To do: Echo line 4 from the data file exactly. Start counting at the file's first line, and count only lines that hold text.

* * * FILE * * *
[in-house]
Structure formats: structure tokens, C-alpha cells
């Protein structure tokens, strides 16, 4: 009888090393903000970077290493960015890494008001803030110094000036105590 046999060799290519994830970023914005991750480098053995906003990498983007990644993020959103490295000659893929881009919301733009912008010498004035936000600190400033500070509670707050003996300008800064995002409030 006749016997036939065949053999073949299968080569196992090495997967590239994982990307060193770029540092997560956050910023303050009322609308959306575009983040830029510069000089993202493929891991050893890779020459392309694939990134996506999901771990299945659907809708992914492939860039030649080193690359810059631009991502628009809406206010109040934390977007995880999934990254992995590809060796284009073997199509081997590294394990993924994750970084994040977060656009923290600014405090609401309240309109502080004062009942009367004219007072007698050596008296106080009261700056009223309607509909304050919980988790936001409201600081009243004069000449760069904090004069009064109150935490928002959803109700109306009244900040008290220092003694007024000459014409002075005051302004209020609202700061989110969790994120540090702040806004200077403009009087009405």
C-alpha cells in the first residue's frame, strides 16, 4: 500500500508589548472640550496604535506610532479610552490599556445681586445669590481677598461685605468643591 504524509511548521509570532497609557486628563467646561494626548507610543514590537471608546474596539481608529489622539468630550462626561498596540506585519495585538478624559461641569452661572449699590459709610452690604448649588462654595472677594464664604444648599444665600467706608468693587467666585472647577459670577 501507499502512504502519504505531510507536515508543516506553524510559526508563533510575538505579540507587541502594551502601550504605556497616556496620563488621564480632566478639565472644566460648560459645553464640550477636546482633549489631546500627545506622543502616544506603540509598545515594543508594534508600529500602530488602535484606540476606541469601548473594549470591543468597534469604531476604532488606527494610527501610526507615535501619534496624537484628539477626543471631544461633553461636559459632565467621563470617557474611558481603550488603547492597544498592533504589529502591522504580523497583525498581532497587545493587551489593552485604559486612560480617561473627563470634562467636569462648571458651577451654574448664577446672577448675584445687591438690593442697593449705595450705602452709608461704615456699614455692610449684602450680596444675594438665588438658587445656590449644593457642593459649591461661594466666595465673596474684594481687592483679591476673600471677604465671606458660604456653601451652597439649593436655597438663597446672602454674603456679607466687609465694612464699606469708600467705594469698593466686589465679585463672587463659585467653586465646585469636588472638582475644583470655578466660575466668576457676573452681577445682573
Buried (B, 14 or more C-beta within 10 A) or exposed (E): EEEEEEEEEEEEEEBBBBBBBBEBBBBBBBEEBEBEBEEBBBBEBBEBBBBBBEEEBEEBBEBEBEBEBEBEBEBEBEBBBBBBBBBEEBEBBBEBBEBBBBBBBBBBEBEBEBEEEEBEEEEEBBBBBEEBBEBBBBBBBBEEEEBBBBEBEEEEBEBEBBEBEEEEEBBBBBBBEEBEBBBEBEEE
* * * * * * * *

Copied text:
C-alpha cells in the first residue's frame, strides 16, 4: 500500500508589548472640550496604535506610532479610552490599556445681586445669590481677598461685605468643591 504524509511548521509570532497609557486628563467646561494626548507610543514590537471608546474596539481608529489622539468630550462626561498596540506585519495585538478624559461641569452661572449699590459709610452690604448649588462654595472677594464664604444648599444665600467706608468693587467666585472647577459670577 501507499502512504502519504505531510507536515508543516506553524510559526508563533510575538505579540507587541502594551502601550504605556497616556496620563488621564480632566478639565472644566460648560459645553464640550477636546482633549489631546500627545506622543502616544506603540509598545515594543508594534508600529500602530488602535484606540476606541469601548473594549470591543468597534469604531476604532488606527494610527501610526507615535501619534496624537484628539477626543471631544461633553461636559459632565467621563470617557474611558481603550488603547492597544498592533504589529502591522504580523497583525498581532497587545493587551489593552485604559486612560480617561473627563470634562467636569462648571458651577451654574448664577446672577448675584445687591438690593442697593449705595450705602452709608461704615456699614455692610449684602450680596444675594438665588438658587445656590449644593457642593459649591461661594466666595465673596474684594481687592483679591476673600471677604465671606458660604456653601451652597439649593436655597438663597446672602454674603456679607466687609465694612464699606469708600467705594469698593466686589465679585463672587463659585467653586465646585469636588472638582475644583470655578466660575466668576457676573452681577445682573